NEWS RELEASE, 08/26/98
UC Berkeley psychologists present new theory to
explain strange illusions of Santa Cruz's "Mystery Spot"
By Patricia McBroom, Public Affairs
BERKELEY -- Magnetic anomalies emanating from the Bermuda Triangle. Anti-gravitational forces caused by UFOs. An "ineffable, natural phenomenon that cannot be described or explained."
Supernatural gabble gushes from the house of illusions in Santa Cruz known as the "Mystery Spot," one of more than a dozen places in the nation that create visual illusions so compelling that people reach for metaphysical explanations to explain their experiences.
This is a place where balls roll uphill, chairs sit on walls and people lean over so far they can't see their shoes, yet they don't fall down.
Nineteeth century psychologists had theories to explain illusions like this, but the less-than-compelling explanations left considerable room for mystery.
Now, psychologists from the University of California, Berkeley, have generated a new theory based on experimental data that goes much further in explaining all the effects of the phenomena known collectively as "the mystery spot."
They reported their findings today at the annual meeting of the American Psychological Association in San Francisco.
Central to their thesis is a new emphasis on the human need to establish horizontal and vertical orientations and the extent to which people will take their cues from the immediate context if they can't see the earth's horizon.
"All the visual illusions in the Mystery House derive from the fact that the house is tilted," said William Prinzmetal, adjunct associate professor of psychology at UC Berkeley. He conducted the studies with Arthur Shimamura, a UC Berkeley psychology professor.
"You know the house is tilted, but you don't know how much. Everything is tilted. You can't look outside and get a horizon, so you think that what you see is right. It's very compelling, " said Prinzmetal, an expert on perception who has been to the Mystery Spot a dozen times. Although he has studied these illusions, he said his visual perceptions still are distorted when he goes into the house, tilted at a 20-degree angle from the ground.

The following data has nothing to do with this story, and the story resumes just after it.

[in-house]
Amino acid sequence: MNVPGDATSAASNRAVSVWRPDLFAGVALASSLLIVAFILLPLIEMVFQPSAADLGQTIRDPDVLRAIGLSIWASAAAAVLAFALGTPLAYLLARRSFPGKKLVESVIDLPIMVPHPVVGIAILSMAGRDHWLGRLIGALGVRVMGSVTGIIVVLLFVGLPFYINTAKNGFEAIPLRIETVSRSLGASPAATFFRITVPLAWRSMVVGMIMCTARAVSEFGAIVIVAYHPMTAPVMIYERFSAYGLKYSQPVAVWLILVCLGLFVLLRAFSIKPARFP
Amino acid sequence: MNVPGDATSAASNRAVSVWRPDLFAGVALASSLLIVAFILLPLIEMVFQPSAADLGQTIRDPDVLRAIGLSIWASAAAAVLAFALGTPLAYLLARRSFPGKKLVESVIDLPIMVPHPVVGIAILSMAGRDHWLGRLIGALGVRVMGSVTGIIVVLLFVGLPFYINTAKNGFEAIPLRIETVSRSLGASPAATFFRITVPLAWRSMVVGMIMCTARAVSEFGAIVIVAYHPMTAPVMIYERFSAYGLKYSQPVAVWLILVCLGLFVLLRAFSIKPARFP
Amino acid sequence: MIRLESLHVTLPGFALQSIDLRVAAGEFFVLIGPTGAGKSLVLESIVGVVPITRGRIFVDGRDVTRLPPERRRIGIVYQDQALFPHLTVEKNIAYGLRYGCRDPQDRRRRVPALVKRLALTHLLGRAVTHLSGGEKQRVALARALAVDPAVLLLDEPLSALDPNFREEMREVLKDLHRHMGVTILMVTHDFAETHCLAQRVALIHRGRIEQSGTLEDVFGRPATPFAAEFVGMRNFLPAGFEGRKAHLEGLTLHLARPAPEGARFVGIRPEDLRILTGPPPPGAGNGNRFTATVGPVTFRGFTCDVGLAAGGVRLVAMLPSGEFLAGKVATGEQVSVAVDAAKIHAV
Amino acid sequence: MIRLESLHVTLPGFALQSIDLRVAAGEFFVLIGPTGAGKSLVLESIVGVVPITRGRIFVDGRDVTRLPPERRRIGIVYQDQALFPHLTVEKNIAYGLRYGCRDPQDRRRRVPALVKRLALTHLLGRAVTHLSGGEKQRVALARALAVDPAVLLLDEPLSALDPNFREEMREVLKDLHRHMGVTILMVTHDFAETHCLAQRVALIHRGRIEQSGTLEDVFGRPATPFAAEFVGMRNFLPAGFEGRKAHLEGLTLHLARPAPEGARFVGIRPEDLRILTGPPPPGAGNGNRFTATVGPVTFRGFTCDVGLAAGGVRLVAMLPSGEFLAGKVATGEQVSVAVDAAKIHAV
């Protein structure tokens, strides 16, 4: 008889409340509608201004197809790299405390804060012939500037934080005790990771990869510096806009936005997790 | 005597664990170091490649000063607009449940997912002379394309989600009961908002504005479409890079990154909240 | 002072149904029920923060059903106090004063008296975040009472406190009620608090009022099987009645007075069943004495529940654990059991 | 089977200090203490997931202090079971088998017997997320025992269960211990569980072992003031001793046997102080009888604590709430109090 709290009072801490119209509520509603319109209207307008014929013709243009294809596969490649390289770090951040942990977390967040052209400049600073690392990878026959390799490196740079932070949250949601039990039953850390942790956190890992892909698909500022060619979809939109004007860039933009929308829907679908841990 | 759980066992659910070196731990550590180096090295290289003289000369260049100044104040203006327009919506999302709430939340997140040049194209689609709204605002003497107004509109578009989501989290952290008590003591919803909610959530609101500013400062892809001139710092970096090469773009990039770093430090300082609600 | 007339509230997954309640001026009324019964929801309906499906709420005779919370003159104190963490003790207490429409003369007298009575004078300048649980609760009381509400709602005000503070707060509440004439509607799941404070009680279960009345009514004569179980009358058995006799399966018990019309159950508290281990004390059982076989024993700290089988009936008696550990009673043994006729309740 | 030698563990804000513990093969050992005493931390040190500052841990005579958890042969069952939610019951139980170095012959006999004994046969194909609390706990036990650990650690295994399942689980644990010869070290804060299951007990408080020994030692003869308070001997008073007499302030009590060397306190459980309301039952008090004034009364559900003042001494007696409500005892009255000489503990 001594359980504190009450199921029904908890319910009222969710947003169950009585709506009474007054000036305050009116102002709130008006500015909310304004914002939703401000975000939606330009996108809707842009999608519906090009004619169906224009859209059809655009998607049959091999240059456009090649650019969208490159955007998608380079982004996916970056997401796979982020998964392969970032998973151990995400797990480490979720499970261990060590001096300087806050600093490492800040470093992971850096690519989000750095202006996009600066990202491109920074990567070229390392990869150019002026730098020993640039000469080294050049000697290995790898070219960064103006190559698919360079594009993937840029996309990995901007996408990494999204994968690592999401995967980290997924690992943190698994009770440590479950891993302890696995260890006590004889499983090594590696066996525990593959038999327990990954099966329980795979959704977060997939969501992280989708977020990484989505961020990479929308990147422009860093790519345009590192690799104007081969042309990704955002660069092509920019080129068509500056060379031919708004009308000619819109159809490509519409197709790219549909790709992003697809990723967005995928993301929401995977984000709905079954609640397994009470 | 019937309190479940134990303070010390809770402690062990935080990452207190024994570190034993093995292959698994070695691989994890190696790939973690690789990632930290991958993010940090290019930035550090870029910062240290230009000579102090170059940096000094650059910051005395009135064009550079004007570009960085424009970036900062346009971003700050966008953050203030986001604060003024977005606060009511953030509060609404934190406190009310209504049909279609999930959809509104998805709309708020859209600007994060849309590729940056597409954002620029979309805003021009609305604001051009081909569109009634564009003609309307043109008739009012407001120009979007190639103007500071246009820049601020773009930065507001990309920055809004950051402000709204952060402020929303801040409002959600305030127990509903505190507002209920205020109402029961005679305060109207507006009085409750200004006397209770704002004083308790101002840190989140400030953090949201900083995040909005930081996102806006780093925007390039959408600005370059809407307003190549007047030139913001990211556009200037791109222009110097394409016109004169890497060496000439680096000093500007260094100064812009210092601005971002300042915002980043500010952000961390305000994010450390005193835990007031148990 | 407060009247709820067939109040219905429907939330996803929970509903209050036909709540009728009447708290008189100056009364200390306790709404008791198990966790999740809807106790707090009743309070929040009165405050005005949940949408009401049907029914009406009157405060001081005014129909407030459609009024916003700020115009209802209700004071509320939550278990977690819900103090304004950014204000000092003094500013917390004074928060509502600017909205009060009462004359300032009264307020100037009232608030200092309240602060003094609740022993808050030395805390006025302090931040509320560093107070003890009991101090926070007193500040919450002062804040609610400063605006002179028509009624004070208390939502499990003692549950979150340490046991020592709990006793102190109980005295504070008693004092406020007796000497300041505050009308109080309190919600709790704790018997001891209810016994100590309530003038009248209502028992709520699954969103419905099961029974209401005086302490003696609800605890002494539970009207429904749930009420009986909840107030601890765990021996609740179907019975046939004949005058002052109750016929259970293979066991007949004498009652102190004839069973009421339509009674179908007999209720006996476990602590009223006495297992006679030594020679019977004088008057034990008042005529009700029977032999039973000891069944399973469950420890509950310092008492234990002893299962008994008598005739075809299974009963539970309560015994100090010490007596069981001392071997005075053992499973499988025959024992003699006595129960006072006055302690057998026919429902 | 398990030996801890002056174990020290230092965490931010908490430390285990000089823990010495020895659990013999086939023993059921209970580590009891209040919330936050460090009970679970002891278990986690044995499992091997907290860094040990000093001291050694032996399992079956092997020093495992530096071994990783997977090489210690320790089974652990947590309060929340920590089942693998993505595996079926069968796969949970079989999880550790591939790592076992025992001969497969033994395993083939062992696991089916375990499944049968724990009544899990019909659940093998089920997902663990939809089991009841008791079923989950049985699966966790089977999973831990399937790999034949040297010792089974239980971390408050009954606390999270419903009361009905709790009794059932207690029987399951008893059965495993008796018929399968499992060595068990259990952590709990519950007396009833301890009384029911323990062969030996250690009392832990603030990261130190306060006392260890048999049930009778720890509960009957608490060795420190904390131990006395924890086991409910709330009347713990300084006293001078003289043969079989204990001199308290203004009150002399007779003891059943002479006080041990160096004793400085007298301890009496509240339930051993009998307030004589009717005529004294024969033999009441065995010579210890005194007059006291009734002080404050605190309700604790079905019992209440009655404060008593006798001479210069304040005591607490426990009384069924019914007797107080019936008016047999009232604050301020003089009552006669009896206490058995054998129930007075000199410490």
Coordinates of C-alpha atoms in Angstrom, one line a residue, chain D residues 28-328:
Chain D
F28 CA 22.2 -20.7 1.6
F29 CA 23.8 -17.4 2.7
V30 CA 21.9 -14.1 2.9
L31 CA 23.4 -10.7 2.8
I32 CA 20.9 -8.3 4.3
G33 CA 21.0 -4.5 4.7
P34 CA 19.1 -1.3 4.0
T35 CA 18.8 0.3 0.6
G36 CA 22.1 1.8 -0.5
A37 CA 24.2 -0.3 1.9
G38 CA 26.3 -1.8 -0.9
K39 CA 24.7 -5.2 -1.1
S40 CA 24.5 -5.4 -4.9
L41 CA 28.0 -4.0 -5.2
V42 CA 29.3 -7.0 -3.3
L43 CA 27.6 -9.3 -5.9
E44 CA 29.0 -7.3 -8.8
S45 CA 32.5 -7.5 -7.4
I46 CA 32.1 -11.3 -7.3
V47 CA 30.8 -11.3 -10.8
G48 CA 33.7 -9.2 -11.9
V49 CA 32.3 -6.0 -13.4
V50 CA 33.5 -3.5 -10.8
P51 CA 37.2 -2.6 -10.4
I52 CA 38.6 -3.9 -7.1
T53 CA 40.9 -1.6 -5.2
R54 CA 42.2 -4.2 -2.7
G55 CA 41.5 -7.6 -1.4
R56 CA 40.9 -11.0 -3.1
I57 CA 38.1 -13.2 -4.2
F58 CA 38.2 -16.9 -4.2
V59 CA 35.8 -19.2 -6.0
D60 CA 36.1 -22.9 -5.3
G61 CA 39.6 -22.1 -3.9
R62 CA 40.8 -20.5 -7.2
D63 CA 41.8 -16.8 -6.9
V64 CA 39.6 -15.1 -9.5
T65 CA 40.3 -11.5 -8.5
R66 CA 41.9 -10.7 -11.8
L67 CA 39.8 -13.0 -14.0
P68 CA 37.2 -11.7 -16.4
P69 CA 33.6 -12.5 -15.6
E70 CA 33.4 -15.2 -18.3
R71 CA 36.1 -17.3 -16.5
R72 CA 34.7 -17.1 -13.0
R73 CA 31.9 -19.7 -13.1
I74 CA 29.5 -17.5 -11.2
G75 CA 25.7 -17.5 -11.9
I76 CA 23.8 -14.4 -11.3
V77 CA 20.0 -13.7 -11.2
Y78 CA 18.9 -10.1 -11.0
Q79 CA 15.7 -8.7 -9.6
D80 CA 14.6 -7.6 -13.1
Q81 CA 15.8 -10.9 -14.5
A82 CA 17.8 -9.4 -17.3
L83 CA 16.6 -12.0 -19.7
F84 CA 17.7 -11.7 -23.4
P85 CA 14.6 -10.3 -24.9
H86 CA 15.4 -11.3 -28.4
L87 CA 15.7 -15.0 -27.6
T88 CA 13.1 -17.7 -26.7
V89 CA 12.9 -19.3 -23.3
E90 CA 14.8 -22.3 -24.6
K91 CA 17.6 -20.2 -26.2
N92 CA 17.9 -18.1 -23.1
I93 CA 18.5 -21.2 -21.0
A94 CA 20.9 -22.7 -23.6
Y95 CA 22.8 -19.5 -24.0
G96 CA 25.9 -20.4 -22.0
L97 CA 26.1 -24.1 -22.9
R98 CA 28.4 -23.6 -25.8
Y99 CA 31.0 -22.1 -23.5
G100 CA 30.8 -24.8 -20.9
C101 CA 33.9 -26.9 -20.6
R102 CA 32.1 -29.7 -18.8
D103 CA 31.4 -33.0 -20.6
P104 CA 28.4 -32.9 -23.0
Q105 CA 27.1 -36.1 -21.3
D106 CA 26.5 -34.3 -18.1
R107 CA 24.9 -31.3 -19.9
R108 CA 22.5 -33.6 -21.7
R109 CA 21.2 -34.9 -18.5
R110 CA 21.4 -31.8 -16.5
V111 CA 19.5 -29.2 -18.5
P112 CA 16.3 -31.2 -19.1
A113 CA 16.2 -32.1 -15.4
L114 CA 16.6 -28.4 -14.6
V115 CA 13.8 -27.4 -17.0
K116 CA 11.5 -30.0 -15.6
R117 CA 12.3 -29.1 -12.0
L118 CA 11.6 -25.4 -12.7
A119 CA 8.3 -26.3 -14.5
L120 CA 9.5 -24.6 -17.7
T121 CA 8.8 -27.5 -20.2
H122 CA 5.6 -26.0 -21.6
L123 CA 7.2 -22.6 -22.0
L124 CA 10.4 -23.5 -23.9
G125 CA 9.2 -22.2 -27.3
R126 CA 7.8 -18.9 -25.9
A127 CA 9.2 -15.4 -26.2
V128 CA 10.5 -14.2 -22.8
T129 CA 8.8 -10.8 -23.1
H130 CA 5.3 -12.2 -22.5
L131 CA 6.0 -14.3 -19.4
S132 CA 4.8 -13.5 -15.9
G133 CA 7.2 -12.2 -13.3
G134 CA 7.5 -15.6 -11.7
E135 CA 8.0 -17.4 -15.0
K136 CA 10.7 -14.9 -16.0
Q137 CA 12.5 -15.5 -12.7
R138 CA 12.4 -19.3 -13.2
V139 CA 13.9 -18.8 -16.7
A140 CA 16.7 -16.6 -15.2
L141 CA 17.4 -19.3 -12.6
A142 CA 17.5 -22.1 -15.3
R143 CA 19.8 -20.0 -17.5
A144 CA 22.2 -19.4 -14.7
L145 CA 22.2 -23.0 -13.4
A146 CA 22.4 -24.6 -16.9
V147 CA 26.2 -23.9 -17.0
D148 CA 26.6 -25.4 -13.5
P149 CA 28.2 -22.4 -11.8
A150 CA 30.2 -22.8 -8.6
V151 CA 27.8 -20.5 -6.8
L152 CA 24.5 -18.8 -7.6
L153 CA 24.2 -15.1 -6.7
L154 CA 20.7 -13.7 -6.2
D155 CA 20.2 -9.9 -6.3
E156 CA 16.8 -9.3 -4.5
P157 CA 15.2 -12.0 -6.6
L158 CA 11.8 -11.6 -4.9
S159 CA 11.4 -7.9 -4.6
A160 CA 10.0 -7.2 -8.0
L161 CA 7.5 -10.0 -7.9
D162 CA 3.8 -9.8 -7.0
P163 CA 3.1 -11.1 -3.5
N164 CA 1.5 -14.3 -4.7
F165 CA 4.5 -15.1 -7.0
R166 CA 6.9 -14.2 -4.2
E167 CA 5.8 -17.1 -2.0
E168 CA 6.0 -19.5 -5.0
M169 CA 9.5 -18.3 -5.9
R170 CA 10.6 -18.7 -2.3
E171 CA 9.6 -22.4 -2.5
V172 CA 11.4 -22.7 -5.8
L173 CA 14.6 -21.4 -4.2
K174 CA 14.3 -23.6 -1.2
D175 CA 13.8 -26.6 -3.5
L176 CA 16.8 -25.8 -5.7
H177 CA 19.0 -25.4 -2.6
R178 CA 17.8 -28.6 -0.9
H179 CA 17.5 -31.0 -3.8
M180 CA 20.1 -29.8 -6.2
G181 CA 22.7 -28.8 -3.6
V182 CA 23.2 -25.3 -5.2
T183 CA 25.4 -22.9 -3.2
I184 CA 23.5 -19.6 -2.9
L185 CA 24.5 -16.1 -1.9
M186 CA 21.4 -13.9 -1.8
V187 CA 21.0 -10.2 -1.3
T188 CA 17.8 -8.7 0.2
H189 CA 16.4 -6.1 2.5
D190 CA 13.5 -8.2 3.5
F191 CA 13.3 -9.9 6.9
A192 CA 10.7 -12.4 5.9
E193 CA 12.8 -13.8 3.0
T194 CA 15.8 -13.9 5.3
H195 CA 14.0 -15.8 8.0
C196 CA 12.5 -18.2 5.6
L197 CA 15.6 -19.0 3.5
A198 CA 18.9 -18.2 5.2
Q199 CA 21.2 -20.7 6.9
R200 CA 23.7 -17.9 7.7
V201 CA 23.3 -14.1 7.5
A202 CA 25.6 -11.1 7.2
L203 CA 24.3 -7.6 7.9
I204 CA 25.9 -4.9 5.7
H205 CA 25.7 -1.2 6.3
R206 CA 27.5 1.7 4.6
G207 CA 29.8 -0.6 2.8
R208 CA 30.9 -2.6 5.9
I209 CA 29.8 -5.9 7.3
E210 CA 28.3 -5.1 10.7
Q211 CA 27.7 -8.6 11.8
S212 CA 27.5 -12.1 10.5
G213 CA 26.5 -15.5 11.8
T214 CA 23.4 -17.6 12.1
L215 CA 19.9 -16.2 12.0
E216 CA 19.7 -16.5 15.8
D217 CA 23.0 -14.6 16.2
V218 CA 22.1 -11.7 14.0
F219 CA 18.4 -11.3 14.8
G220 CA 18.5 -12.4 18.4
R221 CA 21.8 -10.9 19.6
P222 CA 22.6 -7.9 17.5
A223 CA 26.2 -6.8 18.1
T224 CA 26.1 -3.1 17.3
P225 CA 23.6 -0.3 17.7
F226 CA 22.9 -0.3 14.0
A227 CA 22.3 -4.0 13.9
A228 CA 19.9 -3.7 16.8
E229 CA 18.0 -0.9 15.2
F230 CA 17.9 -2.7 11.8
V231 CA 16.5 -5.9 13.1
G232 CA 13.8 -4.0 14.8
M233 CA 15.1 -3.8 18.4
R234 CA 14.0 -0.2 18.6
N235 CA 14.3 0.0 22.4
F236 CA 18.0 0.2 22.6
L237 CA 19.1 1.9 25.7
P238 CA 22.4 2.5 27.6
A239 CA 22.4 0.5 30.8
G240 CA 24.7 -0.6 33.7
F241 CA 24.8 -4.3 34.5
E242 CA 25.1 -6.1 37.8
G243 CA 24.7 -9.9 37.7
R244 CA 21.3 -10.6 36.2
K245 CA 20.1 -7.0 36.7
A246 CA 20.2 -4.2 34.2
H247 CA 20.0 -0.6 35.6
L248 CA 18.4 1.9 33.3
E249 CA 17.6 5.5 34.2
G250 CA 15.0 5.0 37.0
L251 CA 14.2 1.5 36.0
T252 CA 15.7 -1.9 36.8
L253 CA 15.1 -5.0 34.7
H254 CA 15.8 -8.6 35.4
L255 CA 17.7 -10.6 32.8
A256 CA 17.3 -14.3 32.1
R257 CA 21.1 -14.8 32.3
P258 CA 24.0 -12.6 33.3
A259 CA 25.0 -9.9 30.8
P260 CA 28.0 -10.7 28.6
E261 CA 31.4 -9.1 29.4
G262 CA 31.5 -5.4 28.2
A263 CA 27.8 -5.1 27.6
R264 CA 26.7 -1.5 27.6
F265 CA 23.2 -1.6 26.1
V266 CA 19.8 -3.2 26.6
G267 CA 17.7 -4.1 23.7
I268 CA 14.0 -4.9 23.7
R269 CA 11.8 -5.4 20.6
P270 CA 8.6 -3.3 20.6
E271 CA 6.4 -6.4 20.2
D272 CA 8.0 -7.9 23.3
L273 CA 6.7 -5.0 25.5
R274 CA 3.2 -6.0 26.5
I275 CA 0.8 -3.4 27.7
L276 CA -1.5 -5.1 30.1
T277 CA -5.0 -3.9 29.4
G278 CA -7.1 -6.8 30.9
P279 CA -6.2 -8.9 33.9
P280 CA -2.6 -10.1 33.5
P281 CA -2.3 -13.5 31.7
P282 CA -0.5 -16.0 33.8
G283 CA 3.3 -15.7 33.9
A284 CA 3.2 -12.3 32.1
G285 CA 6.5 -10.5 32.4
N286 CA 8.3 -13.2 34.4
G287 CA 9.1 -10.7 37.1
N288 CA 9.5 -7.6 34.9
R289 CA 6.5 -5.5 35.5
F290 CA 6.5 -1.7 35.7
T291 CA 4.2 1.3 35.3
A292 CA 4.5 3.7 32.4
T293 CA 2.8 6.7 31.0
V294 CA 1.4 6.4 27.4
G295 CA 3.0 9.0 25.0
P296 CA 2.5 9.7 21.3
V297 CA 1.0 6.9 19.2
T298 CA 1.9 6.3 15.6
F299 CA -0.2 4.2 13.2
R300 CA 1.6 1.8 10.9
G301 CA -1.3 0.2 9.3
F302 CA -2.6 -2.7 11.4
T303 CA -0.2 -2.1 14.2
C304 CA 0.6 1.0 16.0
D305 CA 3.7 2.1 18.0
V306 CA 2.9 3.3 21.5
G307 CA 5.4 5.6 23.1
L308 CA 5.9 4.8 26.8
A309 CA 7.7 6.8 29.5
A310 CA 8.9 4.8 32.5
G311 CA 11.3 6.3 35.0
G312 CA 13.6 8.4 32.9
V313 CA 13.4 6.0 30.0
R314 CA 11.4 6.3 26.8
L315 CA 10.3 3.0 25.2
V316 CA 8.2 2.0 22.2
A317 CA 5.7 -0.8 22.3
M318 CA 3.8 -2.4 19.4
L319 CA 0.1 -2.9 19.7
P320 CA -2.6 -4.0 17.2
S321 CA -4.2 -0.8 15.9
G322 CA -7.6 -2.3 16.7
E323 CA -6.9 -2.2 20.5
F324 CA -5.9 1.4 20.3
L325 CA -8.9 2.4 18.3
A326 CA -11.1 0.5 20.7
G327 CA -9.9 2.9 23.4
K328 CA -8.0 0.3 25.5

It doesn't take a scientist to know that cockeyed rooms affect perception. If floors are slanted, for instance, people will hang pictures on a slant.
But what has not been known is that when the perceiver's body also is tilted, the distorting impact on vision is greatly magnified - up to two or three times the effect of slanting the visual field alone.
"In the tilted condition, you are much more affected by the immediate visual context," said Prinzmetal, who has tested dozens of subjects in a laboratory chair tilted at a 30-degree angle. In that position, he tests their ability to line up vertical dots in a slanted matrix in a darkened room where they have no clue concerning the true horizon. With their bodies tilted, he said, people's perceptual distortion more than doubles, compared to scores when they see the same matrix from a level chair.
"We are such visual animals," said Prinzmetal. "The mechanism in us that's responsible for determining the horizontal and vertical is mostly affected by what we see. If the context is screwy, that will throw off what we see as vertical and horizontal."
He said that other cues to people's horizontal orientation, such as the vestibular system in the inner ear and bodily sensations of gravity, appear to become less functional in the tilted condition, leaving visual context as the dominant cue.
Prinzmetal contends that understanding the principles of the Mystery Spot is critical for understanding other visual illusions that have remained unexplained for more than 100 years.
These illusions can make lines appear longer or shorter than they are, or straight lines appear curved and curved lines appear straight, among other distortions of reality.
Many of these visual illusions are also increased by sitting in the tilted chair, said Prinzmetal.
One critical application of the new research is to improve the flying of airplanes.
All cockpits carry an "artificial horizon," essentially a leveler, to use when the real horizon is not visible. It is the only clue to the horizon when the cockpit is tilted - as the chair was tilted in the laboratory. Pilots are trained to ignore the visual context of the cockpit and fasten their eyes on the leveler.
Unfortunately, they don't always follow that critical rule, said Prinzmetal, adding that planes have been known to crash because the pilot thought he was flying level when actually he was at an extreme angle.
That is said to have happened in one story circulating through government aeronautic circles. According to the tale, the last words heard on the tape retrieved from a crashed airliner was the navigator shouting, "Look at your artificial horizon!" and the pilot responding, "I can't. It's broken!"
Prinzmetal said that scientists at the National Aeronautics and Space Administration, with new appreciation for the strength of these visual illusions, now are working to make the displays for artificial horizons much more obvious.
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